University Distinguished Professor Dànielle DeVoss has been an integral part of the Writing, Rhetoric, and America Cultures (WRAC) Department since she joined the faculty in 2001. A graduate of MSU and Michigan Tech, Professor DeVoss originally had no plans to return to her alma mater. “I never imagined I would come back here,” she said. “[But] when I was in the market for a job, a position opened up. . . . It was 2001 and there were very few writing degree programs, so that was exciting.”
She was one of the curriculum developers of the Professional Writing major in 2008 and served as director of the program for five years. Since then she has also served as director of the Digital Humanities program in the College of Arts and Letters and participated in the development of the new Entrepreneurship and Innovation minor at MSU. Throughout that time she also maintained an impressive research agenda focused on her many interests, including technological literacies, digital-visual rhetorics, and copyright and intellectual property.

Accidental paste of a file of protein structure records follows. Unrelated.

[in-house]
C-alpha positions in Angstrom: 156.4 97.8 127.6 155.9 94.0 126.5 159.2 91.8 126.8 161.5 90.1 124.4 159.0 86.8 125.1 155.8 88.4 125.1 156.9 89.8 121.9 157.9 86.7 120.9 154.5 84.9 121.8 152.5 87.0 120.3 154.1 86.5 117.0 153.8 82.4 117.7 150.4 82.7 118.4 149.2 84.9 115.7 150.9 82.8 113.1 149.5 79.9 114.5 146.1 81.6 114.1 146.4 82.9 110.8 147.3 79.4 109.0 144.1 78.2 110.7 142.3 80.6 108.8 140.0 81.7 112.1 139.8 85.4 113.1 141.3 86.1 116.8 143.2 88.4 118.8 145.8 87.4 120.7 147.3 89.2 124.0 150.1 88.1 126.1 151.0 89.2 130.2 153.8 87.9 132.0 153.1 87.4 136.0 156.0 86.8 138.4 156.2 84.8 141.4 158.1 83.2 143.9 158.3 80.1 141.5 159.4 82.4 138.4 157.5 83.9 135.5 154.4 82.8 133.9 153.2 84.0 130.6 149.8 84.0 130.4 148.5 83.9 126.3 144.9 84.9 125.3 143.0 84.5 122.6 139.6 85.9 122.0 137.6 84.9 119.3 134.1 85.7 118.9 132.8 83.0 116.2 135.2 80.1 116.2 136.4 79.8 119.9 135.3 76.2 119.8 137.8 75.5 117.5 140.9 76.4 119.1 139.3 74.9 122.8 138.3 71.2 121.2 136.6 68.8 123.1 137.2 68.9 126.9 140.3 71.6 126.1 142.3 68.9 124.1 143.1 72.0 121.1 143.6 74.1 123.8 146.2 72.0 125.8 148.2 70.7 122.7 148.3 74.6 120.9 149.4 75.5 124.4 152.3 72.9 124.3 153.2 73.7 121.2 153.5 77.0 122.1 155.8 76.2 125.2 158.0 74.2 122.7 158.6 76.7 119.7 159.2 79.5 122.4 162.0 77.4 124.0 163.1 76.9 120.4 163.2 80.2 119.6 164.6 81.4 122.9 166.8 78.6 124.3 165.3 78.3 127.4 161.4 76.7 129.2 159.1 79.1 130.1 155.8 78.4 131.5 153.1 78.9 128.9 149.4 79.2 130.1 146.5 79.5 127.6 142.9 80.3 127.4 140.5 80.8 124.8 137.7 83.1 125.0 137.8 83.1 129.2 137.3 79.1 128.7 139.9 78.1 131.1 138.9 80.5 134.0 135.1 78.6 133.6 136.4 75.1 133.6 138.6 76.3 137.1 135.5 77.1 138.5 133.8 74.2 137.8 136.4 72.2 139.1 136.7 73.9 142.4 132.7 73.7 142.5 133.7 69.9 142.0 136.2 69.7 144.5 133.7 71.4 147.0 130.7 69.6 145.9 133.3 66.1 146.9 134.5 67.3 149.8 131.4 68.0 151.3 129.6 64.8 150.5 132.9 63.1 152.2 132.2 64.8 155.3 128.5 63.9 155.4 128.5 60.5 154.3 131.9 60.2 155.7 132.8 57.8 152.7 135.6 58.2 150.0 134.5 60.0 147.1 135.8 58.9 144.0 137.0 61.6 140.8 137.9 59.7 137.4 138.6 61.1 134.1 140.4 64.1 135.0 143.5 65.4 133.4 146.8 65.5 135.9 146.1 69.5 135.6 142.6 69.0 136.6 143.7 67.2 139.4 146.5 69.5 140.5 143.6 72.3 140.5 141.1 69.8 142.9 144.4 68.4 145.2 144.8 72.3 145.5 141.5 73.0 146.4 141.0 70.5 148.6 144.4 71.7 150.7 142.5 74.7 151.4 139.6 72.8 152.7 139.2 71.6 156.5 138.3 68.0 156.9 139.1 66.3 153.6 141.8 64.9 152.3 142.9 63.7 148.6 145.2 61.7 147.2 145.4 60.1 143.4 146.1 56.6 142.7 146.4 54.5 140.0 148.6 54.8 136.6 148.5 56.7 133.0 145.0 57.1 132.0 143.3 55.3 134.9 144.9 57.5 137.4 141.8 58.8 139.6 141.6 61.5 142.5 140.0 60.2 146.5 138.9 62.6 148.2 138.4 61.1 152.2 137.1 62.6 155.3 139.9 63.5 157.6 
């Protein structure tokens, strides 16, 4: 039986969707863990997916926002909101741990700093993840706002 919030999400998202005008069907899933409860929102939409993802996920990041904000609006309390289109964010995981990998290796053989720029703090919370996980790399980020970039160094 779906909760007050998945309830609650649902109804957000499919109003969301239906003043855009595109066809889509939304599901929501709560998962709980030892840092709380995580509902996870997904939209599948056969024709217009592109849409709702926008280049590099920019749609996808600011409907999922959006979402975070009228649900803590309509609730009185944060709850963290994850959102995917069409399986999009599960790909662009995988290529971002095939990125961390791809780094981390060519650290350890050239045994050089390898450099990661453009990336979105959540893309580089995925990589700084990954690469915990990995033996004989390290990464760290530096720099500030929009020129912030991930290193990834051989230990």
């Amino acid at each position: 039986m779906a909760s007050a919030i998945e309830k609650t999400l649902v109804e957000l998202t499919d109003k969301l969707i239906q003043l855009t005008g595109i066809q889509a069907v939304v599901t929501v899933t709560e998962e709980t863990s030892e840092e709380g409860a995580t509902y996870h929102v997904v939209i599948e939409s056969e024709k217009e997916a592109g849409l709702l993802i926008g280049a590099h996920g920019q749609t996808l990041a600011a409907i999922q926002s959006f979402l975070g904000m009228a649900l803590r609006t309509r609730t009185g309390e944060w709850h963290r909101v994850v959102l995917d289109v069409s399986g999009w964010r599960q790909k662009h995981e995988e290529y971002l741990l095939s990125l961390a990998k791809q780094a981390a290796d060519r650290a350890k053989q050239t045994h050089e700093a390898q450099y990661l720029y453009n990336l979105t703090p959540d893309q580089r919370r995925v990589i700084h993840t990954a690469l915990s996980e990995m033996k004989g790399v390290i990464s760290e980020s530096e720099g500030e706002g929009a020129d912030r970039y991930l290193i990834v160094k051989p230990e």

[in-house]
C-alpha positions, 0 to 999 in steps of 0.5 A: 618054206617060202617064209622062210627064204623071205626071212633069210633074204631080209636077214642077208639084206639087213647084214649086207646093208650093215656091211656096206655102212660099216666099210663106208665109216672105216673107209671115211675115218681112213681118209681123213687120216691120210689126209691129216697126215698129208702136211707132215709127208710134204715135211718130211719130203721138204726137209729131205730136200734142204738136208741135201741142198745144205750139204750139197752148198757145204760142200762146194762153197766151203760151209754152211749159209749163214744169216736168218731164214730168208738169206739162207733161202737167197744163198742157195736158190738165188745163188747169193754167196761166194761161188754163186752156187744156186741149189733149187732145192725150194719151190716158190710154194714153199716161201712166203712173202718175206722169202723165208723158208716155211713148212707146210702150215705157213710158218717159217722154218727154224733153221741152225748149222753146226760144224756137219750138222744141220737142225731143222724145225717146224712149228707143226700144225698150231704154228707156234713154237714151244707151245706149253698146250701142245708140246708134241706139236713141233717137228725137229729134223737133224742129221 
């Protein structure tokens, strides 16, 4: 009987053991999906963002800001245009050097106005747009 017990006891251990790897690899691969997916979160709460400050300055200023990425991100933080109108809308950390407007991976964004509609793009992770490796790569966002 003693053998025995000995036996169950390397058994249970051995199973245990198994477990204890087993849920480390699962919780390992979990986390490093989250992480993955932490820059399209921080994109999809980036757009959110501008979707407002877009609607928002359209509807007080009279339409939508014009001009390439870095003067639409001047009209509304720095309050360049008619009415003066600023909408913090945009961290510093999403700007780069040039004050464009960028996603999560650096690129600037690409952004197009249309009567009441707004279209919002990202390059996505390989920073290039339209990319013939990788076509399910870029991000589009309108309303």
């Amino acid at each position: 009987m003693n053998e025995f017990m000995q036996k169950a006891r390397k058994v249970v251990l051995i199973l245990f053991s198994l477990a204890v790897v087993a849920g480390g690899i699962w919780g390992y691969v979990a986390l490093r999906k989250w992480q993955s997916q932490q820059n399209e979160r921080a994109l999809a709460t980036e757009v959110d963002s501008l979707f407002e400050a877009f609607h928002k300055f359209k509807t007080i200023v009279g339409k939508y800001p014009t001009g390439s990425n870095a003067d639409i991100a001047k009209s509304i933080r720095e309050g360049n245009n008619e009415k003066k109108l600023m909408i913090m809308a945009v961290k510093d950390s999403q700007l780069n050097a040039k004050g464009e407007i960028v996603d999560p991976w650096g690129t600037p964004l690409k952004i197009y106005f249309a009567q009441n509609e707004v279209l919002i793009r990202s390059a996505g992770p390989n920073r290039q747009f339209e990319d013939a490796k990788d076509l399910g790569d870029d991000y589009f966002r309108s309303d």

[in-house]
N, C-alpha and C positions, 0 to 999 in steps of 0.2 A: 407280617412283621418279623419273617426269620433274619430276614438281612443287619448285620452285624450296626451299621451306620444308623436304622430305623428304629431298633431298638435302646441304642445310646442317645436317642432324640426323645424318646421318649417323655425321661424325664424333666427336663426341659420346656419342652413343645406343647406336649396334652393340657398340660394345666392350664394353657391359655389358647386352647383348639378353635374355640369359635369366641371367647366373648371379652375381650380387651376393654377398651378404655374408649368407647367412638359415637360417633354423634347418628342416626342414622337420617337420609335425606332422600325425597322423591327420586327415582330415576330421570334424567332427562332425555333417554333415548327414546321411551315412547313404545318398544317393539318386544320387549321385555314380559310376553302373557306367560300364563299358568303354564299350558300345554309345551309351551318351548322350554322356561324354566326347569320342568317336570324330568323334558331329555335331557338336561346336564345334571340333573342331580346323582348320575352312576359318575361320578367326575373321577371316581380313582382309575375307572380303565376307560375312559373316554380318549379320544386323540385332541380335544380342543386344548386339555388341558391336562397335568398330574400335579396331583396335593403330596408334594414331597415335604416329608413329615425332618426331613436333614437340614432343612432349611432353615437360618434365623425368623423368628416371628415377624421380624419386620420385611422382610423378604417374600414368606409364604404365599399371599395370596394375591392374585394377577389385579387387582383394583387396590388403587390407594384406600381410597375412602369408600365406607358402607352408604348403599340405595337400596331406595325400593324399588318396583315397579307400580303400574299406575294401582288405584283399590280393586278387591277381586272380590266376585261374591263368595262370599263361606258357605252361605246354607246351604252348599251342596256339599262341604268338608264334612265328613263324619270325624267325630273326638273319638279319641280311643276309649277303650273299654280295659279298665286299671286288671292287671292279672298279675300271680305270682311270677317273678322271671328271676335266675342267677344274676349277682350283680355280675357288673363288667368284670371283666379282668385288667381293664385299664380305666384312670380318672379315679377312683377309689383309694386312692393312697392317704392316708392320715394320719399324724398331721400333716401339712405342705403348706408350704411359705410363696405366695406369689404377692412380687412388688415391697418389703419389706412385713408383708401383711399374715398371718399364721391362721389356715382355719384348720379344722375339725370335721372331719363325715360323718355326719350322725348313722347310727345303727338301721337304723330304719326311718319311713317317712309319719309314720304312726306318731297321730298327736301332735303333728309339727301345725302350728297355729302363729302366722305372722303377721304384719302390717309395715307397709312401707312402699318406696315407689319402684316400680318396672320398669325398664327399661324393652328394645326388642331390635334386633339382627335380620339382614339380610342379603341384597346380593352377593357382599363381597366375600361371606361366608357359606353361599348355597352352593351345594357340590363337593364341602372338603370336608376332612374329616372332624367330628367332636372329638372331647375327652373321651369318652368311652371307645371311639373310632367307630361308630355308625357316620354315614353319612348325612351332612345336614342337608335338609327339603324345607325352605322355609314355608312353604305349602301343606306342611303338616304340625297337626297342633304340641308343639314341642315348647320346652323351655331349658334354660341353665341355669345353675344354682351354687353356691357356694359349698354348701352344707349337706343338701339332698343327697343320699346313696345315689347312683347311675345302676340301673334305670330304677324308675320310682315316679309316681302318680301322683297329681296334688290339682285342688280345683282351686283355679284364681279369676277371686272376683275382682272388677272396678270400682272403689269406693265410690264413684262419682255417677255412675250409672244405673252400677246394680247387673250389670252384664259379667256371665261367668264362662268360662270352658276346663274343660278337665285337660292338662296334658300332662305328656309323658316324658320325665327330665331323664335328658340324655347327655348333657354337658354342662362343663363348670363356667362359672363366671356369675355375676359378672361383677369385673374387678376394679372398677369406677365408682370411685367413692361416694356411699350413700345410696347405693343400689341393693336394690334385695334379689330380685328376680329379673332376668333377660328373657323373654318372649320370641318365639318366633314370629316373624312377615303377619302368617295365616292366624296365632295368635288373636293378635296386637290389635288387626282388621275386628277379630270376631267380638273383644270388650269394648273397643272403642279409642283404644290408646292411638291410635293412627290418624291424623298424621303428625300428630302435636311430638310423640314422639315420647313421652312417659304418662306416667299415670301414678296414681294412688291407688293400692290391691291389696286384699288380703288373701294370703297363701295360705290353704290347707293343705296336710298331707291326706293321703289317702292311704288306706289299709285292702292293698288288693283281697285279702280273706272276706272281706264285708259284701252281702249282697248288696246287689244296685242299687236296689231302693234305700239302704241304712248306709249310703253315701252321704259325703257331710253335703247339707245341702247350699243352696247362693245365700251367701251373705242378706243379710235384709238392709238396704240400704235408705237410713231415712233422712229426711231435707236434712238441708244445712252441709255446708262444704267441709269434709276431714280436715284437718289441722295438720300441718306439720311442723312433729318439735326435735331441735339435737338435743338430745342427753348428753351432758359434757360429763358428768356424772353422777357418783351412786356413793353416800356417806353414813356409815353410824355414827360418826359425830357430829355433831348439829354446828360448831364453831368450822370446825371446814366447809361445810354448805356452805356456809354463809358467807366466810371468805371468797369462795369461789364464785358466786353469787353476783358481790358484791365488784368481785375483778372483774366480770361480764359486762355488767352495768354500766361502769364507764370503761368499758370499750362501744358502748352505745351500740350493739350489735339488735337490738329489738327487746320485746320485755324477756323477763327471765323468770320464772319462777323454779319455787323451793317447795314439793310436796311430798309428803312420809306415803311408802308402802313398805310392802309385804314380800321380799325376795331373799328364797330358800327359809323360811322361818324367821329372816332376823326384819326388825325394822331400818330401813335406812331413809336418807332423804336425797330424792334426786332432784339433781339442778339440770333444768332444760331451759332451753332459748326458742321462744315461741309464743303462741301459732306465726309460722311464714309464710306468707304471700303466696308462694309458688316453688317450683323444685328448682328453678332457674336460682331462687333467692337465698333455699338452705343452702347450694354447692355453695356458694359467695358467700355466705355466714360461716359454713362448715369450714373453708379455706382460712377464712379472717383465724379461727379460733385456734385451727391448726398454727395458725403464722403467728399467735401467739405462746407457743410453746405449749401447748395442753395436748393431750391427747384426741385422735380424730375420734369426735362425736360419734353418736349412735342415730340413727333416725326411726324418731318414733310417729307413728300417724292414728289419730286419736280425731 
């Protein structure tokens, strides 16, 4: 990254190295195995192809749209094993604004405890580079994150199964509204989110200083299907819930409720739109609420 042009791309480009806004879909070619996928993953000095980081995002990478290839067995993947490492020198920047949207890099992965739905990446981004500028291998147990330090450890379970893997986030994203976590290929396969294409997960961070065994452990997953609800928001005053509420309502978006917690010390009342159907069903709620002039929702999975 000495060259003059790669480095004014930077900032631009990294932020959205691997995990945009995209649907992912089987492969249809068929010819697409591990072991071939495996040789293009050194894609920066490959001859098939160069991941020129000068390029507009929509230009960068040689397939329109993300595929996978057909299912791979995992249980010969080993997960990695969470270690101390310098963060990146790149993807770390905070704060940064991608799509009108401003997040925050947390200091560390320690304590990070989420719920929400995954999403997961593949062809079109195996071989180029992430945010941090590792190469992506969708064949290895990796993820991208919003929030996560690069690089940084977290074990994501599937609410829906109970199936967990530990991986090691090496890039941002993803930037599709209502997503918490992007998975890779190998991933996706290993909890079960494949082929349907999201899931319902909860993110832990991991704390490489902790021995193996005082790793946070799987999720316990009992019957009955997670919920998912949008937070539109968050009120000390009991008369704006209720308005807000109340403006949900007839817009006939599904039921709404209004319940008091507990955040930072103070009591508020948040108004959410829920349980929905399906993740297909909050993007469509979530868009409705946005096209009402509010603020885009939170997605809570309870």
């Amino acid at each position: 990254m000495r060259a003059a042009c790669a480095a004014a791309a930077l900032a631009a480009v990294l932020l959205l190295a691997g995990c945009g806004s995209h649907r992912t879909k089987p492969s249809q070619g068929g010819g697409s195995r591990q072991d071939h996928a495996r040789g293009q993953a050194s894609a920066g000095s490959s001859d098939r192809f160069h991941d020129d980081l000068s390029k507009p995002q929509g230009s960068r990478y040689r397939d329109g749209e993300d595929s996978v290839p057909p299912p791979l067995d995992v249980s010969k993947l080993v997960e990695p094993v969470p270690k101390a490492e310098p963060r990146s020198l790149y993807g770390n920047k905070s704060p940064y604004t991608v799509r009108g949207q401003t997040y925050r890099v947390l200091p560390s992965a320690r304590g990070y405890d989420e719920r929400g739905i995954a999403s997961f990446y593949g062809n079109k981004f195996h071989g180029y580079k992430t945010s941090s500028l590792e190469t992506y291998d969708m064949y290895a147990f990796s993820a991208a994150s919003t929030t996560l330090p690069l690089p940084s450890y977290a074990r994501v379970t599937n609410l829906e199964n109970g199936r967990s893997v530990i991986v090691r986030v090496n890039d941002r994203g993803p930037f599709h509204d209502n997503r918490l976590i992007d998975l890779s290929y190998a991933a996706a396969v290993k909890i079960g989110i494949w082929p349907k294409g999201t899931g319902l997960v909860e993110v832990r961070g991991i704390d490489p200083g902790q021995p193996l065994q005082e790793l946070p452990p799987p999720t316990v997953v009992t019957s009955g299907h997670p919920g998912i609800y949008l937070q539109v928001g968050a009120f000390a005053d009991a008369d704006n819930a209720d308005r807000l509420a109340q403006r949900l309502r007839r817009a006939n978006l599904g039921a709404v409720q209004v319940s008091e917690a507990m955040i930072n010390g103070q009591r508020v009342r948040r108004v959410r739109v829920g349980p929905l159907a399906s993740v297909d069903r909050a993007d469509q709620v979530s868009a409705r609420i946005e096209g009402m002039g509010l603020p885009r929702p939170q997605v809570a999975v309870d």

Her most recent endeavor is taking over as the new WRAC director of graduate studies. “Last year, I was Distinguished Visiting Faculty at the University of Louisville in the fall and on sabbatical in spring. A lot of changes were happening in WRAC at the time, including a new chair and new Director of Professional Writing, and I was excited to join the leadership team."
As the director for graduate studies, Prof. DeVoss will be in charge of recruiting potential graduate students as well as guiding current students through their coursework. She said that the biggest task in her position is sustaining the cultural life of the program. This means assessing the program to make sure people are content, intellectually fulfilled and developing professionally.
“One of the distinct features of our program is that we are not training ‘Mini Me’s’ [who] just go out into the world,” she said. “For our Ph.D. students, we really want to cultivate leaders who go out and change the institutions where they take jobs.”
Text and photo by Camille Douglas